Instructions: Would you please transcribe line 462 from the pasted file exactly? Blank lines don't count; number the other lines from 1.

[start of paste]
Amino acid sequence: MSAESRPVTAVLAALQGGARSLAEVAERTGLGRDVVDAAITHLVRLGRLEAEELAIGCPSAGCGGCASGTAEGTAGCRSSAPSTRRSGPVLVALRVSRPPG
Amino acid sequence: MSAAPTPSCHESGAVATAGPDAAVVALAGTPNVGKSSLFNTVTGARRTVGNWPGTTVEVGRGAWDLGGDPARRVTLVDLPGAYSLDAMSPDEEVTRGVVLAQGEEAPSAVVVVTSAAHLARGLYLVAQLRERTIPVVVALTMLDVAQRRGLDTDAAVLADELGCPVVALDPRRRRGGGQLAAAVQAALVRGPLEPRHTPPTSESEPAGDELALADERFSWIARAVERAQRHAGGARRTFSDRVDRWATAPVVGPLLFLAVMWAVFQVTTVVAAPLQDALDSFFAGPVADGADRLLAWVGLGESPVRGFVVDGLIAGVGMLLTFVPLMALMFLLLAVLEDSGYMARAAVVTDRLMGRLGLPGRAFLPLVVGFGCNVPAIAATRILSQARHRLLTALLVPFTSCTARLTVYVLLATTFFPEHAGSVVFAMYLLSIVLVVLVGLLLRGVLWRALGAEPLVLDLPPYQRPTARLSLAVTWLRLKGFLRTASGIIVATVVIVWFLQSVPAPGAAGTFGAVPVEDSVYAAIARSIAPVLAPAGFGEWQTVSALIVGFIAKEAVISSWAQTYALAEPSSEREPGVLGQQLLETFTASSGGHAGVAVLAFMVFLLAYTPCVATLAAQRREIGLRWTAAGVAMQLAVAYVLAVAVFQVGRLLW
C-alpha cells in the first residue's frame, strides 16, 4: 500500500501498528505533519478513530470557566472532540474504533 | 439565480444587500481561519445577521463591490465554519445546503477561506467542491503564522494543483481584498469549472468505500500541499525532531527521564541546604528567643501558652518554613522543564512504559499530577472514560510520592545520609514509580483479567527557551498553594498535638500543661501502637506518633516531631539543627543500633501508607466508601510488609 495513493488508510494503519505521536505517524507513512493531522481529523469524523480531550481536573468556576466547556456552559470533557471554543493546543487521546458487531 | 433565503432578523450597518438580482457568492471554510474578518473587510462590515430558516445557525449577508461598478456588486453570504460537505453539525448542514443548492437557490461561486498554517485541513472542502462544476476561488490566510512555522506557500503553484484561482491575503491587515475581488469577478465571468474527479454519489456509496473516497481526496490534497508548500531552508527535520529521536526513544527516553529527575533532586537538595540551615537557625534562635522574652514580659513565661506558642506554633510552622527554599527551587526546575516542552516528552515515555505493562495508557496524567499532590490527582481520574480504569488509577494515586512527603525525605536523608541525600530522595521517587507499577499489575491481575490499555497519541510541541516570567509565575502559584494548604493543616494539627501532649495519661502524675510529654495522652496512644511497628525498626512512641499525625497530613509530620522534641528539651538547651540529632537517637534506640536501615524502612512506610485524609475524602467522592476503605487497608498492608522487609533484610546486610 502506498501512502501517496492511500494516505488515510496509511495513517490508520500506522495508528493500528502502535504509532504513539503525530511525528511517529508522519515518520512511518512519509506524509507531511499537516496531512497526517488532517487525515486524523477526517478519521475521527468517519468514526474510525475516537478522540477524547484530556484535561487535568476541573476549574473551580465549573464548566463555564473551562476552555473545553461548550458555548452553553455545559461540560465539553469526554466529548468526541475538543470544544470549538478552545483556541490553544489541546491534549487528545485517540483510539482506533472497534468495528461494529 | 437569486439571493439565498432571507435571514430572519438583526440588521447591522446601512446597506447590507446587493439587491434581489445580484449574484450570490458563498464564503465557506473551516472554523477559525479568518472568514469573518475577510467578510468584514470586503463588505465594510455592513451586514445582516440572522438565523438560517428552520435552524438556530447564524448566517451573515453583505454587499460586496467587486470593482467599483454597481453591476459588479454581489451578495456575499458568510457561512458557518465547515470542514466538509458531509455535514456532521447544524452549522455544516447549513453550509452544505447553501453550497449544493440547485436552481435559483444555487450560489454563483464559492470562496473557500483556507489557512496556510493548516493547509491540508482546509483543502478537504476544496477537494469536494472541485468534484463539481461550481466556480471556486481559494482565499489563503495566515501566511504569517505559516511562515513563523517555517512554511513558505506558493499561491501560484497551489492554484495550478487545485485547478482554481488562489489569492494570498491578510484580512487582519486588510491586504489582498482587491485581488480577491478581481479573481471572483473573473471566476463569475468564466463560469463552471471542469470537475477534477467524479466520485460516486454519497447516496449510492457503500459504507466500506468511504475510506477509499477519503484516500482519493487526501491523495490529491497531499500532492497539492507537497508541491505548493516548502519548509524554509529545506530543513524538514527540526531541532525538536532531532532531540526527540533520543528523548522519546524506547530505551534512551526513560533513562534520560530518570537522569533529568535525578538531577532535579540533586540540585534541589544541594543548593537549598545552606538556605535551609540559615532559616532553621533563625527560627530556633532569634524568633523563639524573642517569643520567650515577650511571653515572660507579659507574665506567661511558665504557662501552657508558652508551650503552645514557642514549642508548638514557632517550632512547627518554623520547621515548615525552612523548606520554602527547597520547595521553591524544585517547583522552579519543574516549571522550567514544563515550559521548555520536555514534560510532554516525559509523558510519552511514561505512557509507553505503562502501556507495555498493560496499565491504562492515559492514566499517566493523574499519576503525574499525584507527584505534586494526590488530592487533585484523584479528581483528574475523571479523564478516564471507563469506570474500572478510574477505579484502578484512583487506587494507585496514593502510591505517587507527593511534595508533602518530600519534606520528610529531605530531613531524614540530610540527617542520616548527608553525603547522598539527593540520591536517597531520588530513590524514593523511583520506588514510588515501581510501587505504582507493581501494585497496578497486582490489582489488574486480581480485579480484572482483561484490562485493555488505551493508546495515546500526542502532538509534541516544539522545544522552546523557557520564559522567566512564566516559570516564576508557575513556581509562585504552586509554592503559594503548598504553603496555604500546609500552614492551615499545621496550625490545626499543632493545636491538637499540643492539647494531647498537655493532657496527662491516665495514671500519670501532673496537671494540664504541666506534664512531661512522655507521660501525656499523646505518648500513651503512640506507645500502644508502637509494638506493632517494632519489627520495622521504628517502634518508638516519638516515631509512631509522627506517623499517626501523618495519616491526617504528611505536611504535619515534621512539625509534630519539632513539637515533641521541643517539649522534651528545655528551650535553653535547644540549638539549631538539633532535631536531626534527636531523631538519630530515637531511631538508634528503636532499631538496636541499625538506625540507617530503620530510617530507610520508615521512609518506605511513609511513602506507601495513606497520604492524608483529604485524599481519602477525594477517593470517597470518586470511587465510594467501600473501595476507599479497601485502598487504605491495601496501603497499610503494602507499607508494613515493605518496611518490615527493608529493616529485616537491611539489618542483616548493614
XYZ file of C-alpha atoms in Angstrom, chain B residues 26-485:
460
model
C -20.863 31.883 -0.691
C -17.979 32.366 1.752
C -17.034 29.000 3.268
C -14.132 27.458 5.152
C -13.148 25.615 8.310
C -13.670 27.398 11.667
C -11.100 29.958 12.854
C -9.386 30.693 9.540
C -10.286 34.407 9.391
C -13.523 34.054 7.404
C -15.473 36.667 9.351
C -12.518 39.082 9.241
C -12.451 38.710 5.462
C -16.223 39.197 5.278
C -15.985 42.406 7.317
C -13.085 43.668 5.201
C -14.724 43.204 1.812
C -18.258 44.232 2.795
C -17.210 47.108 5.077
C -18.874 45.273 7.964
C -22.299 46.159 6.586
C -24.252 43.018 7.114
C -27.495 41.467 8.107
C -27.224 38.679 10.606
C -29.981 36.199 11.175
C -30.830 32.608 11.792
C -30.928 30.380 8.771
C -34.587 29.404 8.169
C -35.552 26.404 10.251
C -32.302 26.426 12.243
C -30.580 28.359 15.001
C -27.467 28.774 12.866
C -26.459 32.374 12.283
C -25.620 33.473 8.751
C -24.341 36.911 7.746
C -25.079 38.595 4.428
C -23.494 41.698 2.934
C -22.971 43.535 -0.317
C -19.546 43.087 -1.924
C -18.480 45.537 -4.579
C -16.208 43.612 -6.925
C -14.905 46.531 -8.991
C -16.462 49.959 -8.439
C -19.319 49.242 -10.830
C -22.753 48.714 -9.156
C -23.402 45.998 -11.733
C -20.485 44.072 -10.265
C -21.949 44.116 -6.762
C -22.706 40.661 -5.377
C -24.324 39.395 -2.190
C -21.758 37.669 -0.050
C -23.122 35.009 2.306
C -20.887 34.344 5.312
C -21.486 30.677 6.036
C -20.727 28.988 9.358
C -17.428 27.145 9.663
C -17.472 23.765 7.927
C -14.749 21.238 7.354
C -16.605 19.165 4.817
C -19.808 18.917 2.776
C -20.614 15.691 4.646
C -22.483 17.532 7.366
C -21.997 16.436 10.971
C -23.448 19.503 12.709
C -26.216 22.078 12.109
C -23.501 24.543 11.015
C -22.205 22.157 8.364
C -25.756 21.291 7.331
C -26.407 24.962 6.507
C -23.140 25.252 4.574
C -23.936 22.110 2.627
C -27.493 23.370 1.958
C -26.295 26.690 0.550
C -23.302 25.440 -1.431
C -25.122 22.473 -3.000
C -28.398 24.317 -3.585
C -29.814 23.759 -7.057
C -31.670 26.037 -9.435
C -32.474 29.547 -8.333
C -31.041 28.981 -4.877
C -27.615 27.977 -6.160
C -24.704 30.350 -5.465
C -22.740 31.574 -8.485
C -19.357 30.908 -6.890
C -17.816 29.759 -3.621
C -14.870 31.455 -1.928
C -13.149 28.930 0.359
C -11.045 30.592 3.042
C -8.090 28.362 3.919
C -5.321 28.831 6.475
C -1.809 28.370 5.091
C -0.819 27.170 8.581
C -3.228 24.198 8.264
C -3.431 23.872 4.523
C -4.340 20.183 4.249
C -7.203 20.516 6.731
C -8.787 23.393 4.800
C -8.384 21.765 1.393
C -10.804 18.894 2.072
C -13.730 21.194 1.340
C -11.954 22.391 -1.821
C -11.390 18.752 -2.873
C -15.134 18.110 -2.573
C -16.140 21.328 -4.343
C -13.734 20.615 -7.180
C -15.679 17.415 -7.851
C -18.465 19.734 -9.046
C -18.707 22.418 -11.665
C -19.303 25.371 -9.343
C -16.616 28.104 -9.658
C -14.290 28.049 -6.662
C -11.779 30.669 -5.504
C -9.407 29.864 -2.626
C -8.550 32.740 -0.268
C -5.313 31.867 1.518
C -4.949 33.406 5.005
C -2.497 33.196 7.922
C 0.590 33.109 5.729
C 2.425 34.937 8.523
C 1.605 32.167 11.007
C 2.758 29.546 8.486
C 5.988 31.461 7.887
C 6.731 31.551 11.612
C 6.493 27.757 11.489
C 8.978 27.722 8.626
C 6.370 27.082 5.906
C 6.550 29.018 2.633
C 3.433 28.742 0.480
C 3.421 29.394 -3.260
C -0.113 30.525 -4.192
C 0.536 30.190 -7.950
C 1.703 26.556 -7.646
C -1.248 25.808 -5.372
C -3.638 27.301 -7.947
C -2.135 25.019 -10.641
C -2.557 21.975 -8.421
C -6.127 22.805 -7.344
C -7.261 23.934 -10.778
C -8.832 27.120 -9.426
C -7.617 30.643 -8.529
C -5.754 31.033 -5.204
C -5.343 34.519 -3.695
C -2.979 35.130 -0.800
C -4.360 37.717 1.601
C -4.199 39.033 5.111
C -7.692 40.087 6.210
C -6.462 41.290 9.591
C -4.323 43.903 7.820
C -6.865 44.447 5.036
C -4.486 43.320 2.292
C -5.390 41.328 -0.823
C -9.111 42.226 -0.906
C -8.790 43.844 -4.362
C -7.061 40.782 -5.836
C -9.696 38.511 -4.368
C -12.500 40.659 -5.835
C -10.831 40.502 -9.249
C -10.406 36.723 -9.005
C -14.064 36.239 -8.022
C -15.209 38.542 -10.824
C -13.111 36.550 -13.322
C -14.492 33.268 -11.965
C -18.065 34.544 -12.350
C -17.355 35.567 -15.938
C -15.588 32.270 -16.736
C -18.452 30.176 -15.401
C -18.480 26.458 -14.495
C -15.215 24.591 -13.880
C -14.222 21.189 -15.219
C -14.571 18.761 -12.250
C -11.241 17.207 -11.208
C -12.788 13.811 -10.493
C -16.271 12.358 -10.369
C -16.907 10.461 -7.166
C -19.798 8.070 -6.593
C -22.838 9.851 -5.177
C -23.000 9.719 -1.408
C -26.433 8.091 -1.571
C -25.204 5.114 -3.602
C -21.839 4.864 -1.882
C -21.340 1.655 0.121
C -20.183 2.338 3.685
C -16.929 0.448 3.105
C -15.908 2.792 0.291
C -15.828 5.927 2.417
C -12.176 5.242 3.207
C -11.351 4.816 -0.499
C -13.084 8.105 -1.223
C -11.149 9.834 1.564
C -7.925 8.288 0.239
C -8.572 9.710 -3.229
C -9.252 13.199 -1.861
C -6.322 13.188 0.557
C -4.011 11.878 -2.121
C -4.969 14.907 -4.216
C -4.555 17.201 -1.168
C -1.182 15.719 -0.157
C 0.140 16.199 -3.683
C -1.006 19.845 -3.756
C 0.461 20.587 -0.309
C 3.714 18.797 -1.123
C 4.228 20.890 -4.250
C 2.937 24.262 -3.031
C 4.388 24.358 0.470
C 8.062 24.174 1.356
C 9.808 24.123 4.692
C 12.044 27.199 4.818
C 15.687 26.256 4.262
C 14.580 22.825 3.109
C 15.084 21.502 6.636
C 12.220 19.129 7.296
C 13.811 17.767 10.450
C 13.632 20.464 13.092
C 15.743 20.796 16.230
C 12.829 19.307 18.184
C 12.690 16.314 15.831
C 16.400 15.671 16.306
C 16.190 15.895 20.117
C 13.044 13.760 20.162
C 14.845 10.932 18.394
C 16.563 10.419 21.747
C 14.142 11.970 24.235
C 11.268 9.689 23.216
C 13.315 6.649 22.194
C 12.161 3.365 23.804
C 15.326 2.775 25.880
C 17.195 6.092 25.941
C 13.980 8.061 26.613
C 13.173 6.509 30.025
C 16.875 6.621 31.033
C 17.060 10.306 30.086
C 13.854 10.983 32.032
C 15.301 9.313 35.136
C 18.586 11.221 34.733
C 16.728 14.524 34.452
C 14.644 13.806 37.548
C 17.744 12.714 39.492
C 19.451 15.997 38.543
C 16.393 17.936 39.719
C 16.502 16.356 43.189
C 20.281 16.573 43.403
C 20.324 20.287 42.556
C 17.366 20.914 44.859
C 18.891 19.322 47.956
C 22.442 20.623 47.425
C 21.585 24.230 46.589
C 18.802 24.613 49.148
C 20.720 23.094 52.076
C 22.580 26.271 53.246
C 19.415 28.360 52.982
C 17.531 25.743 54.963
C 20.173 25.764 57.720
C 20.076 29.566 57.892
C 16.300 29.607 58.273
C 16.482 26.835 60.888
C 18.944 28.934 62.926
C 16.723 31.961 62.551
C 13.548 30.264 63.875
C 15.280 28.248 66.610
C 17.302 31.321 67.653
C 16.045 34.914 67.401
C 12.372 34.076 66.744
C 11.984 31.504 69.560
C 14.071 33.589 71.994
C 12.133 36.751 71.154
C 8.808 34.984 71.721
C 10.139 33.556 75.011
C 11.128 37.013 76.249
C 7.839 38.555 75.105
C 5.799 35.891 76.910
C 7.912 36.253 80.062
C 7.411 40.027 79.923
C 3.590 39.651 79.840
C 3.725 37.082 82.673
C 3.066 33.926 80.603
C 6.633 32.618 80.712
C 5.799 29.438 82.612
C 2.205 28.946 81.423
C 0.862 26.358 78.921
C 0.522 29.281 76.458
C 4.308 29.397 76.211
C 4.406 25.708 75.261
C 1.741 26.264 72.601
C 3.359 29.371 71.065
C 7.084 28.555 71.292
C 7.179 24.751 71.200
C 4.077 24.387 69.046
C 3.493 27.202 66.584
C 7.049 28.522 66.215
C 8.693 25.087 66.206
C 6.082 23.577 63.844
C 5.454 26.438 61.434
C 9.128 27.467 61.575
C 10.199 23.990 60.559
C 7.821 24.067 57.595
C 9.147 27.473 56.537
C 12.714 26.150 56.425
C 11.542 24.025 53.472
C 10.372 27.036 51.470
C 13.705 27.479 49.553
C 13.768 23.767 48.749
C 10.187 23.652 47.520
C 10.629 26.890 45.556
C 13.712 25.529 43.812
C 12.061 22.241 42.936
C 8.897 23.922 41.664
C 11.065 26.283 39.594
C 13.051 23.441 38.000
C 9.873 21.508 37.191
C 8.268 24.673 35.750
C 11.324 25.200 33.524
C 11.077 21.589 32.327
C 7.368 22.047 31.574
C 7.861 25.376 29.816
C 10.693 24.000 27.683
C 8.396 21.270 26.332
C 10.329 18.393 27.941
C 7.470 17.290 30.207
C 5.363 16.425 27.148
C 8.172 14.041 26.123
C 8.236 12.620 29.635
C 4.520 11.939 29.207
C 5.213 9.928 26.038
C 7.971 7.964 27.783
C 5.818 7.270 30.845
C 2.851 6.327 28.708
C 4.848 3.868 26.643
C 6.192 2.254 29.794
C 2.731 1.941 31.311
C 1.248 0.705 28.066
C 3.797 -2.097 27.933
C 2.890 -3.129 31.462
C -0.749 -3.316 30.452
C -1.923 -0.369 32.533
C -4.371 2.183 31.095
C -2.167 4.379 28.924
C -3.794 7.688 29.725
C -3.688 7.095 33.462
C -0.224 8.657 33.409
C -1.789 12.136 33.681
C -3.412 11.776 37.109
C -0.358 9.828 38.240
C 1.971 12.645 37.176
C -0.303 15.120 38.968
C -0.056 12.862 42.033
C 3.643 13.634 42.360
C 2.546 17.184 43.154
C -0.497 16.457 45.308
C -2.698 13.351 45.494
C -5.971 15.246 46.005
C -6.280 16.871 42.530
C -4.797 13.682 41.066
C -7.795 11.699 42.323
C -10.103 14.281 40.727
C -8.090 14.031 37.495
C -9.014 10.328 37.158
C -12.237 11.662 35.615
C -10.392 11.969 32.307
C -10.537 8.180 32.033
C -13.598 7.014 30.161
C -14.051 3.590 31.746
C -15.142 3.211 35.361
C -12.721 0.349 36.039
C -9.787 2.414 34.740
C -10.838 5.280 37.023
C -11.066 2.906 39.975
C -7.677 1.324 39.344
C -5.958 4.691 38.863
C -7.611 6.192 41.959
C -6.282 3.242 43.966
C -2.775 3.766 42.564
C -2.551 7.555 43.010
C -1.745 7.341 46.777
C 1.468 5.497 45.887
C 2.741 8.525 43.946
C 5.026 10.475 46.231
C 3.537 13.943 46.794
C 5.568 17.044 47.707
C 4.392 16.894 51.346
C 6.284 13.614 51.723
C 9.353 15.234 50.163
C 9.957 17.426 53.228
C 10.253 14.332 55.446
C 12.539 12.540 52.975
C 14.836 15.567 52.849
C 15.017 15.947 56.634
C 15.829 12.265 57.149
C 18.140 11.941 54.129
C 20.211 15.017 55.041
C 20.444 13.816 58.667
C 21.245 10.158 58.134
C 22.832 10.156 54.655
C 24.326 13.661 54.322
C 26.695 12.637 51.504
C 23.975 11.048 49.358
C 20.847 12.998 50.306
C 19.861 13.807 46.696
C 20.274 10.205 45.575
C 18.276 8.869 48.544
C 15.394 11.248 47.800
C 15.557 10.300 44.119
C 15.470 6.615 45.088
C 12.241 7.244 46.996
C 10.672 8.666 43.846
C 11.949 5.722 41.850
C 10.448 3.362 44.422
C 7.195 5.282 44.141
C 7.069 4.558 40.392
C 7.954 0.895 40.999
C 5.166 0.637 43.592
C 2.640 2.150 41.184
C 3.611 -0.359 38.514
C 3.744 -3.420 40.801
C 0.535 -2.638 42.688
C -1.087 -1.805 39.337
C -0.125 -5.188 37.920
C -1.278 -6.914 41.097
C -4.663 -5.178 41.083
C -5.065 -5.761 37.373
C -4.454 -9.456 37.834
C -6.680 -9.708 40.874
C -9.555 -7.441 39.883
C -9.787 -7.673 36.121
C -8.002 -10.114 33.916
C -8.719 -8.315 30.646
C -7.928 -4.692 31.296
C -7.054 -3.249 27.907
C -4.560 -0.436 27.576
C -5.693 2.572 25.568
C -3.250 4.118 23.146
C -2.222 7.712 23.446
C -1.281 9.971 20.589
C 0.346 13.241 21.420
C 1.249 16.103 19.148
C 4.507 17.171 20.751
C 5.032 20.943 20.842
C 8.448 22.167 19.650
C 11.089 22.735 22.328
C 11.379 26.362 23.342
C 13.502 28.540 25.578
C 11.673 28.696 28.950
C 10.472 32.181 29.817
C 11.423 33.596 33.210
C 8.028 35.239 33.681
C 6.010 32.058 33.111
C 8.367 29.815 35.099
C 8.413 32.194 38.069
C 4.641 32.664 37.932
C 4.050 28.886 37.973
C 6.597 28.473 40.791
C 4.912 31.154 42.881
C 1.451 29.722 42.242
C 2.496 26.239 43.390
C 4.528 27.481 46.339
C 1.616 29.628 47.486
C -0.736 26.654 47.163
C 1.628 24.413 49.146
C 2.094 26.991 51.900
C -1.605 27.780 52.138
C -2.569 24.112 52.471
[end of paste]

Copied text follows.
C -0.736 26.654 47.163